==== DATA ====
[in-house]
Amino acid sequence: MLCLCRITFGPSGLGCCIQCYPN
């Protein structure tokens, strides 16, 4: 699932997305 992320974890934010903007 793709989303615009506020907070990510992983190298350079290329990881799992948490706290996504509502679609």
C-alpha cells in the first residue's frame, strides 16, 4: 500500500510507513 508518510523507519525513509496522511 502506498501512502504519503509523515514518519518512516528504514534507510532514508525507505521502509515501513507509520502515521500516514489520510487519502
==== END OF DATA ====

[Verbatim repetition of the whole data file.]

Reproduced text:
[in-house]
Amino acid sequence: MLCLCRITFGPSGLGCCIQCYPN
């Protein structure tokens, strides 16, 4: 699932997305 992320974890934010903007 793709989303615009506020907070990510992983190298350079290329990881799992948490706290996504509502679609």
C-alpha cells in the first residue's frame, strides 16, 4: 500500500510507513 508518510523507519525513509496522511 502506498501512502504519503509523515514518519518512516528504514534507510532514508525507505521502509515501513507509520502515521500516514489520510487519502